Once you have recorded all the elements of your video, it is time to transfer the files to the computer. Because virtually all of today's cameras capture video directly to memory cards instead of old-school DV tape, the process is fast and easy: you can simply place the memory card into a card reader connected to your computer and drag the video files right onto your computer’s hard drive and start editing immediately. Many cameras also allow you to connect to your computer via a USB cable to transfer files.
Video Editing Programs
Whether you are PC or Mac-based, there are many editing program choices. For PC, the most basic (and perhaps least versatile) is Windows Movie Maker, which can be downloaded free from the Microsoft site. Next up is Adobe Premiere Elements, a less-capable version of the full-featured Adobe Premiere Pro. For Apple users, Adobe makes a Mac version of Premiere Pro. Or, you can use Apple’s iMovie, the less-expensive version of its pricier Final Cut Pro X. If you plan to invest some resources, consider Adobe's CS6 Production Premium suite. It's expensive, but offers a whole suite of integrated programs to aid you in your productions, and the overall cost is far less than buying the programs individually. These suites typically contain programs that allow you to manipulate and prepare still images, create compelling animated opens and closes for your videos, and burn DVDs with menus. If you're shooting on iPhone or iPad, download Apple's $4.99 iMovie app. You can edit and upload right from your i-device!
How To Edit
You’ll need to dedicate some time to learning the video editing program you select. But they all use the same concept: You drag your imported video clips down what is called the editing “timeline” and line them up in the order you want to use them. Selection tools let you trim the starting point and ending point for each clip. You can then apply video effects, such as a smooth “dissolve” between clips, or perhaps a “wipe” or “zoom” transition. Editing programs offer many options – the key is to keep it simple and not overuse effects, which can dilute the impact of your production if not used effectively. The timeline offers multiple “layers” of audio and video, so you can stack effects. For example, you might have a medium shot of the on-camera host on video layer one, then put an over-the-shoulder graphic on video layer two. The host's audio would be on audio layer one, and background music on audio layer two.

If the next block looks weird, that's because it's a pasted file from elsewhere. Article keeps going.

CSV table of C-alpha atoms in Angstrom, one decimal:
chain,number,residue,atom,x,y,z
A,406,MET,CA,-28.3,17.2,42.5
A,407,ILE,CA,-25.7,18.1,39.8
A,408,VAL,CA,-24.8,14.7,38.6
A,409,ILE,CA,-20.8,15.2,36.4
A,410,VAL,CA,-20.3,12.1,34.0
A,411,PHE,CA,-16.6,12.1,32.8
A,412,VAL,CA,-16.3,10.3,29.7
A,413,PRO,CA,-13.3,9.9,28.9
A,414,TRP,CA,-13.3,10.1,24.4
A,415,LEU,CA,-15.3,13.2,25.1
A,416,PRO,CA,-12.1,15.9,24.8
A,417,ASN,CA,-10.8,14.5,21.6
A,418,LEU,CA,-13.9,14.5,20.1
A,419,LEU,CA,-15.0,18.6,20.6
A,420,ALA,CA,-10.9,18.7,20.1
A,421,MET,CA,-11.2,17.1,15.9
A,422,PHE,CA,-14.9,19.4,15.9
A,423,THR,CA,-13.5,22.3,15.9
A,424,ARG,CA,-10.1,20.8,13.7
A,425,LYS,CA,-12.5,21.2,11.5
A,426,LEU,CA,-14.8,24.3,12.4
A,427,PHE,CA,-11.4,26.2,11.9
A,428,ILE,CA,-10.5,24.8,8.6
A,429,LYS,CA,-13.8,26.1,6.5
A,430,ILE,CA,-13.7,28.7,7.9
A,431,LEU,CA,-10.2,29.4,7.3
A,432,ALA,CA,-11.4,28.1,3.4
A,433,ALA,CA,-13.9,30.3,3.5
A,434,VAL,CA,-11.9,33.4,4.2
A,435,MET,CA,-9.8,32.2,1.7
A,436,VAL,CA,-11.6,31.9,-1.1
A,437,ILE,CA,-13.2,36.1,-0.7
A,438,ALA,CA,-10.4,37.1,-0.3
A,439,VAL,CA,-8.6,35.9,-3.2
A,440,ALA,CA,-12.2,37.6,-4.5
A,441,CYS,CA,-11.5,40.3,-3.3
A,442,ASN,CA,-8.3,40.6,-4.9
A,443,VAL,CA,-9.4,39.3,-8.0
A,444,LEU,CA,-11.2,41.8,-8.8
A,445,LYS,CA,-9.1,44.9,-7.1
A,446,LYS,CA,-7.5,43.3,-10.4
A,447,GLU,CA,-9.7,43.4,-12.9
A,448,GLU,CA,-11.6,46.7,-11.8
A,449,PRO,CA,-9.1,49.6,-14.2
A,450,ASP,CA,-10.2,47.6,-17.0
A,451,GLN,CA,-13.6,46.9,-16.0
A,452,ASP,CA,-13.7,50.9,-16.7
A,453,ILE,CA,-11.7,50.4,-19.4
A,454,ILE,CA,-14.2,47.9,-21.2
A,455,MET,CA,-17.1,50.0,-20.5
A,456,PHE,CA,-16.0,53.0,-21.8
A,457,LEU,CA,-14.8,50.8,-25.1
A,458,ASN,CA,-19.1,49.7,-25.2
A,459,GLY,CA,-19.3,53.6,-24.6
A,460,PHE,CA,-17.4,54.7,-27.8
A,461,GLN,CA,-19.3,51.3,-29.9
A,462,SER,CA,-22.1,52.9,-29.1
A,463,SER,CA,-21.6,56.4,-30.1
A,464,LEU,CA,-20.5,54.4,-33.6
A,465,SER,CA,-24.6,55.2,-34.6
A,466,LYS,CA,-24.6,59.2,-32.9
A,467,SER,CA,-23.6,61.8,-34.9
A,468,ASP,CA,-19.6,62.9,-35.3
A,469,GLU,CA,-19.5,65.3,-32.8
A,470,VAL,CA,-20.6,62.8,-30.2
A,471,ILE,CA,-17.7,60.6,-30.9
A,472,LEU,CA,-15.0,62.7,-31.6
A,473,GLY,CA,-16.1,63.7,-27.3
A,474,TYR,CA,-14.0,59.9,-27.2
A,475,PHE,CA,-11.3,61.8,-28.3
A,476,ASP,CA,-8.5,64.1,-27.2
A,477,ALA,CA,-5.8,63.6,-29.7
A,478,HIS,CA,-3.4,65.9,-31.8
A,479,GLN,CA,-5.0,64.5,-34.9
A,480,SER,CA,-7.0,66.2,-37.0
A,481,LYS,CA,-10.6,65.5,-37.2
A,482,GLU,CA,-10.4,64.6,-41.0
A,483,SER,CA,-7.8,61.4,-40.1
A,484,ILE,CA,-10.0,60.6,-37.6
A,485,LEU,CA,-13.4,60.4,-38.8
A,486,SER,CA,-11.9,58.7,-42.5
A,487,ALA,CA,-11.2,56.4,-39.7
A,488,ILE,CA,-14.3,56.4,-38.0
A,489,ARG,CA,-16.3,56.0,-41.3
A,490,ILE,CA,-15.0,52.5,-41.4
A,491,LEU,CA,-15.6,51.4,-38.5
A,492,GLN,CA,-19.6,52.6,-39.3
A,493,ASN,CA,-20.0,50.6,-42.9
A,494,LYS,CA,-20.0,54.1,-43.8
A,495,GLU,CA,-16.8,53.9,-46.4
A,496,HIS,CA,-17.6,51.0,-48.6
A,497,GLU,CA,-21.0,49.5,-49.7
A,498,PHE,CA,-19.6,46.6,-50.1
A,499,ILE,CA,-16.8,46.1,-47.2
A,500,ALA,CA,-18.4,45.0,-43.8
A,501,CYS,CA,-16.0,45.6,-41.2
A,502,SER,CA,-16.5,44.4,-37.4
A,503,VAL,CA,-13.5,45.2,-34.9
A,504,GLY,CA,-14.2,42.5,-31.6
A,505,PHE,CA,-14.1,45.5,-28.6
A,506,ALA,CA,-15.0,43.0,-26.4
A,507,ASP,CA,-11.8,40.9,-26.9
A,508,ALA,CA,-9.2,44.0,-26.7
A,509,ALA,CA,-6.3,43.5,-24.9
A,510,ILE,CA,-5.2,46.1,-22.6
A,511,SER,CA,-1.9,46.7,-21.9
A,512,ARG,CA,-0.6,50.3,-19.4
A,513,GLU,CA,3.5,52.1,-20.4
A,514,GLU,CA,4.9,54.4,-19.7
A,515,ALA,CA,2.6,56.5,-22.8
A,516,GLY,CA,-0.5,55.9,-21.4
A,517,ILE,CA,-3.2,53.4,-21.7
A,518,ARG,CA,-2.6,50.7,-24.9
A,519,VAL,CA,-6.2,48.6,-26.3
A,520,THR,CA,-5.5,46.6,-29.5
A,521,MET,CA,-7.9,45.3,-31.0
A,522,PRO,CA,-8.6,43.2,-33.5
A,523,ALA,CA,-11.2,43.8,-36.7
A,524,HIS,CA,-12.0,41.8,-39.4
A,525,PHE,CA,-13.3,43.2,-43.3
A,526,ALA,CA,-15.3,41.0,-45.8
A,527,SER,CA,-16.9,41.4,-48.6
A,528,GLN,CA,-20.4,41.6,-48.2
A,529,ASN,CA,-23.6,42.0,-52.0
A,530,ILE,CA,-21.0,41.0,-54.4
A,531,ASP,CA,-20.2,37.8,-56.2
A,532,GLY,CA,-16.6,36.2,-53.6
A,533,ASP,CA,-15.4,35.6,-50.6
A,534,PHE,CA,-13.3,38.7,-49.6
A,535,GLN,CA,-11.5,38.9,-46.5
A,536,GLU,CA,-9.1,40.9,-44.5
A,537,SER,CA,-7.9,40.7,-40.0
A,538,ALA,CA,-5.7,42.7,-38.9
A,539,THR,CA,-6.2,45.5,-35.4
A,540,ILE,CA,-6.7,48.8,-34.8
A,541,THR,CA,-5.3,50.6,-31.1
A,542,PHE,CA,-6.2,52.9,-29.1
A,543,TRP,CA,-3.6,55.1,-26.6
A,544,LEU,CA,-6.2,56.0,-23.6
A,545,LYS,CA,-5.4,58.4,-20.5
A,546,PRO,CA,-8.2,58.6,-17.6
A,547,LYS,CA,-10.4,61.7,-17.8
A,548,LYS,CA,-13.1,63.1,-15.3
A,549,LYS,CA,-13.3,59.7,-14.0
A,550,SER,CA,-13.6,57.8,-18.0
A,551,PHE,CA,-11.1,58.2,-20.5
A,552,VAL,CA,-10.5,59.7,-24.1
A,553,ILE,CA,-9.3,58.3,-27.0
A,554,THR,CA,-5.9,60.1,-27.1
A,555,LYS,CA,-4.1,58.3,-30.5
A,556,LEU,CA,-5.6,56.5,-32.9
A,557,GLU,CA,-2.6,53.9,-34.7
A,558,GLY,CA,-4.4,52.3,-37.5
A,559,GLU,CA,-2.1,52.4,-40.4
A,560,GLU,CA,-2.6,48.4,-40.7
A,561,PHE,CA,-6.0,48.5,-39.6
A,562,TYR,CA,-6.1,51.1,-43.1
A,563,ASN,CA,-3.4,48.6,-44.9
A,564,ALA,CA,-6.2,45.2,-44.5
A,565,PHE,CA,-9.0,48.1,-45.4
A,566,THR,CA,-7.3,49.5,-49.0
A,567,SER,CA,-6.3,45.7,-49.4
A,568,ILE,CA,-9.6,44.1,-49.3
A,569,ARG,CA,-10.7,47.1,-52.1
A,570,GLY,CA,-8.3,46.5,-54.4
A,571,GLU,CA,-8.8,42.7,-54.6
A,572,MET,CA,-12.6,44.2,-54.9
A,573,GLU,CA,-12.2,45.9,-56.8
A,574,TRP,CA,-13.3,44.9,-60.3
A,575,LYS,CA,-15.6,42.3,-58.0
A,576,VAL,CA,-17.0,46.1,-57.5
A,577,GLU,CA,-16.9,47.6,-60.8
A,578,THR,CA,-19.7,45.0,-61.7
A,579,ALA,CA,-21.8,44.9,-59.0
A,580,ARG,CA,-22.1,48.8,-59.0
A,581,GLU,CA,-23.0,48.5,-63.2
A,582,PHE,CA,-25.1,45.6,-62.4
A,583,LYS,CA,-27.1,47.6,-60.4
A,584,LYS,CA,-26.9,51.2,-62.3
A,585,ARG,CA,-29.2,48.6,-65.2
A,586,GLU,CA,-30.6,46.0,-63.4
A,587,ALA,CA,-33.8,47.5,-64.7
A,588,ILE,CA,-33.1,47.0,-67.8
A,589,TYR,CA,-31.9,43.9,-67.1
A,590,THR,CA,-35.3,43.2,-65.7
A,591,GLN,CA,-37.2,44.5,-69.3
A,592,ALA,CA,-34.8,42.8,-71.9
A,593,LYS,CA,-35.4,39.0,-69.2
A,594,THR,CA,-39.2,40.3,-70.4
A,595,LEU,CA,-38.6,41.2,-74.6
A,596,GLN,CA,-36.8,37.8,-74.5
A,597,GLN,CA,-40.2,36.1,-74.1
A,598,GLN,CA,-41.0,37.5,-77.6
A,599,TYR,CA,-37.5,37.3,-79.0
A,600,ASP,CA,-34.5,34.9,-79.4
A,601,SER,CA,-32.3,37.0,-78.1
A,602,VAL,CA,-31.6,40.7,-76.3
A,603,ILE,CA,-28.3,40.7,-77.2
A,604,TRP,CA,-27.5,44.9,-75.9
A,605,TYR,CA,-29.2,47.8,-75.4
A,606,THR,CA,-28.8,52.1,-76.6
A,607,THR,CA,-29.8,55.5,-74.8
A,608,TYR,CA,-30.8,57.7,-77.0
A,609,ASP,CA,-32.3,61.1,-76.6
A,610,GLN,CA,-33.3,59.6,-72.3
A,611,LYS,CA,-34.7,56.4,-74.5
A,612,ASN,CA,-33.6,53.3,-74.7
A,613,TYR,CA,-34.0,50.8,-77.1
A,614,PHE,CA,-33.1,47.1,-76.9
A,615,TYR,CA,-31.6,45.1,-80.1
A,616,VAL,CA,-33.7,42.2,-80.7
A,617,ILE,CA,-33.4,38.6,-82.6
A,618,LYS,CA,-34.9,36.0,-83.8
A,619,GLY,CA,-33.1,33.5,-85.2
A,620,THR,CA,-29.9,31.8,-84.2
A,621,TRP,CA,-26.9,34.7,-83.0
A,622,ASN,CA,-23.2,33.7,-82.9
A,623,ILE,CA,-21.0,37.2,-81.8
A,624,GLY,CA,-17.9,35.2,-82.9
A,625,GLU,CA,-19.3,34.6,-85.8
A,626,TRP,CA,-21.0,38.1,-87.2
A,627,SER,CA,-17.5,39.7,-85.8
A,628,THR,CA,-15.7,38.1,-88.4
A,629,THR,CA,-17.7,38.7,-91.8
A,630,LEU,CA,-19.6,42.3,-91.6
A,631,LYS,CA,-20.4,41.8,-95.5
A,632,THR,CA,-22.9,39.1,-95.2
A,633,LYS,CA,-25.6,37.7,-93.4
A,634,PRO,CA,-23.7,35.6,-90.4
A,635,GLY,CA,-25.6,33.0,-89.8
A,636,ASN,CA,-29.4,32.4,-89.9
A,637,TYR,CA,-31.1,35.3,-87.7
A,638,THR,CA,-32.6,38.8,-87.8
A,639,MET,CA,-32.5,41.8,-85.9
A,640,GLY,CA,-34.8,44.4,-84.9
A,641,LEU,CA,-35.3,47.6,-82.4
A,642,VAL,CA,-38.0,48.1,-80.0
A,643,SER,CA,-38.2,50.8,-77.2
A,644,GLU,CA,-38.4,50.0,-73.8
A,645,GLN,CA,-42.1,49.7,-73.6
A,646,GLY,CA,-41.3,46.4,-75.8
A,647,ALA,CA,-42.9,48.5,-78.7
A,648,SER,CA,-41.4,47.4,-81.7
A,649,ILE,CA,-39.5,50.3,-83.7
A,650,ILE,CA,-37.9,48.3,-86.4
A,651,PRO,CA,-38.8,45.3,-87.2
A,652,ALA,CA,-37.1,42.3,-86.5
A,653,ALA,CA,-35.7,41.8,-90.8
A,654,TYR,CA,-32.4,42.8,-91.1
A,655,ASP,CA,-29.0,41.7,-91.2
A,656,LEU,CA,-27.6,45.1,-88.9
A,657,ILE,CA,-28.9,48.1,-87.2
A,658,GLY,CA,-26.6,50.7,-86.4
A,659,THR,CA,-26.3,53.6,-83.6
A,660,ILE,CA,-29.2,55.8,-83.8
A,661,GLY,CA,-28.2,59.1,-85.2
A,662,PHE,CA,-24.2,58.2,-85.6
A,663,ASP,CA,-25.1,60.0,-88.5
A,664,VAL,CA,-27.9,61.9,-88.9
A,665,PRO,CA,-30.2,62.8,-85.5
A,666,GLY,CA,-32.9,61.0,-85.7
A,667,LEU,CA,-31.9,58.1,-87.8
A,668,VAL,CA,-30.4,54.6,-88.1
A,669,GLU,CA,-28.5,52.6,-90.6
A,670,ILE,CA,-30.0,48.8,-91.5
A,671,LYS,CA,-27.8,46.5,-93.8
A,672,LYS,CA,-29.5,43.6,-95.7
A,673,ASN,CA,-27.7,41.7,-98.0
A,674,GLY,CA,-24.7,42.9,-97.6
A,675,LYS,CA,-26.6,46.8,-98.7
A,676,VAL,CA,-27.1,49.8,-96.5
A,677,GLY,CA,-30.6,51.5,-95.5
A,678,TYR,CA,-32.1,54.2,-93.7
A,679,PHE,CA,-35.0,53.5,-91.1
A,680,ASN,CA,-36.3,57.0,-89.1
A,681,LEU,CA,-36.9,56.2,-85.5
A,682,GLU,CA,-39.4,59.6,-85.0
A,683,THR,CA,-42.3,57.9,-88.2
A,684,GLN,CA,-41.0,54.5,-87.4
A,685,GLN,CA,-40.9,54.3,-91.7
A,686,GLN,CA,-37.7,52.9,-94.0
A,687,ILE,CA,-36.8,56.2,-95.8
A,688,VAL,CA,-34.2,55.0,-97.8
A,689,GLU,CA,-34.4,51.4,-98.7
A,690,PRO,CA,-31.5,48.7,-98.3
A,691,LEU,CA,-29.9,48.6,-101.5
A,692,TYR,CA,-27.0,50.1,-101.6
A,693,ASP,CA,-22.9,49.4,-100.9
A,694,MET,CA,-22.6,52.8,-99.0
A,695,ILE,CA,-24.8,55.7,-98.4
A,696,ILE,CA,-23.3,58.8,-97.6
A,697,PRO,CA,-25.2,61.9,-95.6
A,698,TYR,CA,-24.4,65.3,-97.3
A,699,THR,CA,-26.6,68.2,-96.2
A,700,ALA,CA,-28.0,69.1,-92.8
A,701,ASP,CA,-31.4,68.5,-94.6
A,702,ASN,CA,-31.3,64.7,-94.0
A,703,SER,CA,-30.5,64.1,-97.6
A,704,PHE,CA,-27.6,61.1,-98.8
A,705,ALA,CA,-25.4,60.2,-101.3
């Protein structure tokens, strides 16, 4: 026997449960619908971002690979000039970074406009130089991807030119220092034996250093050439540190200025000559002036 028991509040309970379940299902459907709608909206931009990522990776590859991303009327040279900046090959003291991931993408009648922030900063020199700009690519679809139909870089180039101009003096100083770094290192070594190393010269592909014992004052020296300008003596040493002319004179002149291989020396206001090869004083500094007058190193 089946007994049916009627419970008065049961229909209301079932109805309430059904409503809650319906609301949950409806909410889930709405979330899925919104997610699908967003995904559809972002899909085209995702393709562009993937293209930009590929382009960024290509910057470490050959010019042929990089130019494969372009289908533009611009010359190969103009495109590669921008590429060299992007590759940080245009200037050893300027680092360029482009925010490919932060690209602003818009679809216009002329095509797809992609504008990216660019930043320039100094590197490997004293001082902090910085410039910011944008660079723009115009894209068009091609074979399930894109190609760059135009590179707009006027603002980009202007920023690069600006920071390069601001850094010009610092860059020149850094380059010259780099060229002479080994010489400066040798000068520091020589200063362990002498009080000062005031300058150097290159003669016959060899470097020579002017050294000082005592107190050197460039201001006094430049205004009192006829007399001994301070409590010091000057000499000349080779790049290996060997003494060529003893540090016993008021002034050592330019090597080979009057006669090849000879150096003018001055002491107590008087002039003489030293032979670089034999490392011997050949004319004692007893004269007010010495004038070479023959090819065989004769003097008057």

Outputting Your Completed Video
Once your production is done, it’s time to output it. The great thing is that video editing programs have export "presets" for specific services, such as YouTube or Vimeo. For example, when I export videos, I generally use the "YouTube HD" preset, which creates a high-def file in a web-friendly H.264 compression standard format. I also recommend saving a copy of your project in its full, original quality (usually .AVI or .MOV). You can also burn the project to DVD.
Producing your own web videos can be very beneficial for your agency and really ramps up your social media engagement. It allows you to create content quickly and update it as often as needed. Start simple, and expand as you develop more skills.
I'll be posting training on my web site to help communicators develop their video, audio and social media skills. Please visit www.KerryShearer.com to be notified about free training materials as they become available.
Have fun, and I'll look for you on YouTube!
Kerry Shearer is a broadcaster, communicator, social media/communications consultant, and Chair of the National Public Health Information Coalition's Web and Social Media Committee. He's a frequent emergency communications trainer and speaker at national conferences on social media and web audio/video techniques.